Home Sports Local Sports BLACKBERRIES, MUD, TIGHT CORNERS FACE EASTERN AT REGION I MEET
BLACKBERRIES, MUD, TIGHT CORNERS FACE EASTERN AT REGION I MEET
By Pat Perkins
Observer Staff Writer
Running between blackberry bushes doesnt sound like fun.
Running between blackberry bushes in a narrow lane with dozens of other runners sounds like an extreme sport.
Its collegiate cross country, and for runners at the Region I Championships Saturday, its part of their experience at Lake Sammamish State Park in Issaquah, Wash.
The Eastern Oregon Mountaineers have an advantage in that they ran the same course two weeks ago and experienced the tight turns, the blackberry bushes and the rain-slick bridges that make the race a challenge.
I wouldnt want to pitch headfirst into that, Eastern Oregon coach Ben Welch said about the blackberry gauntlet.
Easterns men go into the region race ranked third in the NAIA, but region rivals Northwest Nazarene, British Columbia and Simon Fraser are ranked fourth, eighth and 12th. The region champion gets an automatic bid to the national championships Nov. 17 in Kenosha, Wis., but 14 at-large bids mean all four teams will likely make the field.
Northwest Nazarene, Simon Fraser and British Columbia did not run two weeks ago at the Eagle Invite at Lake Sammamish, so theyll have to prepare quickly for the course. A half-mile into the race, theres a 90-degree turn onto a wooden bridge that will be slimy if wet. Across the bridge, theres another 90-degree turn through mud that leads to the 8-foot-wide section between blackberry bushes. Leave the brambles, then theres four 90- to 140-degree turns out of that section.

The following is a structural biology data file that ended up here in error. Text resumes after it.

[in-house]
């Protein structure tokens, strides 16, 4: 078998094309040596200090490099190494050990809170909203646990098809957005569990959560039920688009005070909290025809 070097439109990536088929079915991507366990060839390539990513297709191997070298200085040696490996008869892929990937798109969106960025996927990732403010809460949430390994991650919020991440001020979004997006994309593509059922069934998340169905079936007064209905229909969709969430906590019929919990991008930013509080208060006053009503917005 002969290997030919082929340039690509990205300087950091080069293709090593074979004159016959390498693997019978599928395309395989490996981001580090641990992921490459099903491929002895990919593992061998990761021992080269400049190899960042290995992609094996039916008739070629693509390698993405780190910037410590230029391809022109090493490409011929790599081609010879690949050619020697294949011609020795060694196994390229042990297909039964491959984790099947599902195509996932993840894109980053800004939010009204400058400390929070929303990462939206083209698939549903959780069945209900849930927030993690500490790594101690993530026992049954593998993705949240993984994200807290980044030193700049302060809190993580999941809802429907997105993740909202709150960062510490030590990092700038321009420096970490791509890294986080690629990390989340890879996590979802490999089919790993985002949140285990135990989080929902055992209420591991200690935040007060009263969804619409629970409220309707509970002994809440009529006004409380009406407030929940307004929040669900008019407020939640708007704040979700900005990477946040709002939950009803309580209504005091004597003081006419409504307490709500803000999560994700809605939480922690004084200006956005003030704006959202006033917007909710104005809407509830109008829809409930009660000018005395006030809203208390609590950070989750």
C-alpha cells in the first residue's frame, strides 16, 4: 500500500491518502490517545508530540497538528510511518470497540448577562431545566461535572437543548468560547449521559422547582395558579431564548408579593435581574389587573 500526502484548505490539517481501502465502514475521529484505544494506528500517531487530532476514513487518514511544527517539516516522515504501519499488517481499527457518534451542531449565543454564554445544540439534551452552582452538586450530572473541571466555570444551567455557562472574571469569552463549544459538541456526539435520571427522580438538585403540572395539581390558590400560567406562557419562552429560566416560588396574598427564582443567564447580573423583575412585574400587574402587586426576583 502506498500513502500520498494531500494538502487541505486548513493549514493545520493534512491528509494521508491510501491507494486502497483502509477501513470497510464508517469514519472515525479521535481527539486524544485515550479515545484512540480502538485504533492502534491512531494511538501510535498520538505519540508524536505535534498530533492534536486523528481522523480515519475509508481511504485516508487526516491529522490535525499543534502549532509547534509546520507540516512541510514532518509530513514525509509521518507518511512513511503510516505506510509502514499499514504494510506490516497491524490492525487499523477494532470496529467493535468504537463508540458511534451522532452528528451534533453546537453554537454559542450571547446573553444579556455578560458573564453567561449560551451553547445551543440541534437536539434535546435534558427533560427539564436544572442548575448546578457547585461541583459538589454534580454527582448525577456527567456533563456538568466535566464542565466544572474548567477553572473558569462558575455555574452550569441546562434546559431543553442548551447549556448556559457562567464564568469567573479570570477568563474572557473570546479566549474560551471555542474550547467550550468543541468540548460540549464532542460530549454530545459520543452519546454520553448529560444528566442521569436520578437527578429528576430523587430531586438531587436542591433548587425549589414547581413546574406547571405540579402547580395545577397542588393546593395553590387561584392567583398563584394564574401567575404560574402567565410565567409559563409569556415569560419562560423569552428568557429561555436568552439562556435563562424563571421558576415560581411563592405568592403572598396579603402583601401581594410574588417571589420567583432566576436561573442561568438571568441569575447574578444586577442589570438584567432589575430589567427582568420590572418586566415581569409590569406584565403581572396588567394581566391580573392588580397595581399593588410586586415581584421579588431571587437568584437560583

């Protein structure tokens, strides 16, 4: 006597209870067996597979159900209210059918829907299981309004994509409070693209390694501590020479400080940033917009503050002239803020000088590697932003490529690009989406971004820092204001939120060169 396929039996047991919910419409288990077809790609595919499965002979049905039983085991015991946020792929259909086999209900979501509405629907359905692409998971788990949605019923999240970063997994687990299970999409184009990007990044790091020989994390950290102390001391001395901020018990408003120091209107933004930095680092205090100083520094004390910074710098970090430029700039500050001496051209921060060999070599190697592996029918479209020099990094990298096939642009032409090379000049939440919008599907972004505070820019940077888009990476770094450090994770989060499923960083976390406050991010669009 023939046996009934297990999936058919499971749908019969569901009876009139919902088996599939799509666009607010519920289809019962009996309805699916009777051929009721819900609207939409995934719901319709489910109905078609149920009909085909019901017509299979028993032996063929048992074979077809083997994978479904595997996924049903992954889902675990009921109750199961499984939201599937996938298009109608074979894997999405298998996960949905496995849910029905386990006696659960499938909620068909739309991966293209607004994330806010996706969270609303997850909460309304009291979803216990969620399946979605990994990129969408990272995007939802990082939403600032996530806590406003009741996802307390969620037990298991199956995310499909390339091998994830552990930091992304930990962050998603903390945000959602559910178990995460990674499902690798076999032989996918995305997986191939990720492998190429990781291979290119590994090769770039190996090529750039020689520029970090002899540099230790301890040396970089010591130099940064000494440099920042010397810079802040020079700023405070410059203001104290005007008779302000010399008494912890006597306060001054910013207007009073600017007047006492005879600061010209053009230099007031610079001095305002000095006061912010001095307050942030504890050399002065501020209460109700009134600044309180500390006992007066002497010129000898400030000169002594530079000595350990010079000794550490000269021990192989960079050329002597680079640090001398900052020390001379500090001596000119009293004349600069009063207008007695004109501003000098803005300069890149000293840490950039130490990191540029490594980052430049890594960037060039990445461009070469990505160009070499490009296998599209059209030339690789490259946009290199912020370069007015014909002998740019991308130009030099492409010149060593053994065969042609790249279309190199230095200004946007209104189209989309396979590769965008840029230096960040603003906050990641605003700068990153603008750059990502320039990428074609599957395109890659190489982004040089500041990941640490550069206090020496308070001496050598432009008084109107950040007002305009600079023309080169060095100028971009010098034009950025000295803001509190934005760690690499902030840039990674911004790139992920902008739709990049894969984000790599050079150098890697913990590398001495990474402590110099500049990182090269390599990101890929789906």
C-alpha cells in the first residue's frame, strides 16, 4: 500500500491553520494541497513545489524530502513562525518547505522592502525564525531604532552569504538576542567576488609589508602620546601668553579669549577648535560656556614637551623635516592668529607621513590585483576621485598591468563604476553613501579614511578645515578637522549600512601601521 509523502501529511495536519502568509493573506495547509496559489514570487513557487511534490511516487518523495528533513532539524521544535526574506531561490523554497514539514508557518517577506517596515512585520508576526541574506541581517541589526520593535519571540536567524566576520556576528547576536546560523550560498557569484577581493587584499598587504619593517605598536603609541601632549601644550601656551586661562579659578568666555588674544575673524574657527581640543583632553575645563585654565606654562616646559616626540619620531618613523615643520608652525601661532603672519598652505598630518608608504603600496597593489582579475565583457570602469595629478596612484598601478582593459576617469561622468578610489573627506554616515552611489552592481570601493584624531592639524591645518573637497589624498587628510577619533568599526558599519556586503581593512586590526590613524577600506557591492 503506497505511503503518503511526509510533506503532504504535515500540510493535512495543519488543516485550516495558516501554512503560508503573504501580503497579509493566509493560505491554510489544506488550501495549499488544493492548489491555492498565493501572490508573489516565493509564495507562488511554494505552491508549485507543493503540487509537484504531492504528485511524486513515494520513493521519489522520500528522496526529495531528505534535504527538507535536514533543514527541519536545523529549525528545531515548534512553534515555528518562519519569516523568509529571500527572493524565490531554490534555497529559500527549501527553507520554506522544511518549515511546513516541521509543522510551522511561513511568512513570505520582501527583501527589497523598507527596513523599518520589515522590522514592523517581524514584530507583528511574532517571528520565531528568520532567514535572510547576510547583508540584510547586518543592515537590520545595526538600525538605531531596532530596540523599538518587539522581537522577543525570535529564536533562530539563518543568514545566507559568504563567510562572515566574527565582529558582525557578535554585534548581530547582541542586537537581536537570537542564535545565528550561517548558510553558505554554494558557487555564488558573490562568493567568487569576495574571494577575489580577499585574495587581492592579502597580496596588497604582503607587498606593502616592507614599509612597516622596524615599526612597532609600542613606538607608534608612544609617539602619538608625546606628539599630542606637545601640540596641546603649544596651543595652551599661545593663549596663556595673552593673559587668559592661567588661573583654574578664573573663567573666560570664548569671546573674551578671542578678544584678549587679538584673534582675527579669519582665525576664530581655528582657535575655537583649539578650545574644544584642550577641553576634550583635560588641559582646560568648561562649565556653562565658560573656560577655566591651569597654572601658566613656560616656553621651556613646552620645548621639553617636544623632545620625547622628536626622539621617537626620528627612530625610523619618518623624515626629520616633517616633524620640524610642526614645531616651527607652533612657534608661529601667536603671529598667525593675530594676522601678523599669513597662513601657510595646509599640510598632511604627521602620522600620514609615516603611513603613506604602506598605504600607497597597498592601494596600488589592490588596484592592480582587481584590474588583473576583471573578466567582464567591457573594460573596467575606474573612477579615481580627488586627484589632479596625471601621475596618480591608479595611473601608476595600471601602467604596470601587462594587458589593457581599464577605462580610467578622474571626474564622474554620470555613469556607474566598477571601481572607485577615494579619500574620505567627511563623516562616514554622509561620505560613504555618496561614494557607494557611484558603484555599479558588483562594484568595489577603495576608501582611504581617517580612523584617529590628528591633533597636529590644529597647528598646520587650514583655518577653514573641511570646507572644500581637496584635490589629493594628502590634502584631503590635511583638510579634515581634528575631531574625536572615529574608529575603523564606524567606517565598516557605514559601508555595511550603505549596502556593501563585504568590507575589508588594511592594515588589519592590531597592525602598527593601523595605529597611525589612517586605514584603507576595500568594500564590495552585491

At the end of the mens race, in the last 150 feet, there are two 90-degree turns that make sprinting to the finish difficult.
Youre got to start making a move earlier, Welch said.
Easterns men won the Eagle Invite, with Eric Griffiths finishing fourth in 24 minutes, 50 seconds, three seconds behind the winner.
Tim Riley busted that race wide open and just lost it on the corners, Welch said.
The Mountaineers have worked corners the past two weeks, even spending a day at McKay Park in Pendleton trying to mimic the course conditions.
The womens 5,000-meter race does not have as many turns as the mens 8,000-meter course. Regardless, Eastern needs its best race of the season to get to the national meet.
Theyll have to run beyond very good, Welch said.
At the Eagle Invite, Eastern finished behind Southern Oregon, which had a very strong race, Welch said, but the Raiders were not rated in the next NAIA poll, and that hurt the Mountaineers chances of getting ranked.
Welch felt Southern Oregon should have been in the top 20. As it stands, Eastern is ranked eighth out of the 12 teams in the region that will compete Saturday not enough to get to nationals.
Individually, the top 10 in each race qualify for nationals, and three Mountaineers have a shot at that. Lisa Muilenburg, Deborah Moyer and Suzy Campbell all have had strong races this season, with Muilenburg setting a personal best at the Eagle Invite by 45 seconds.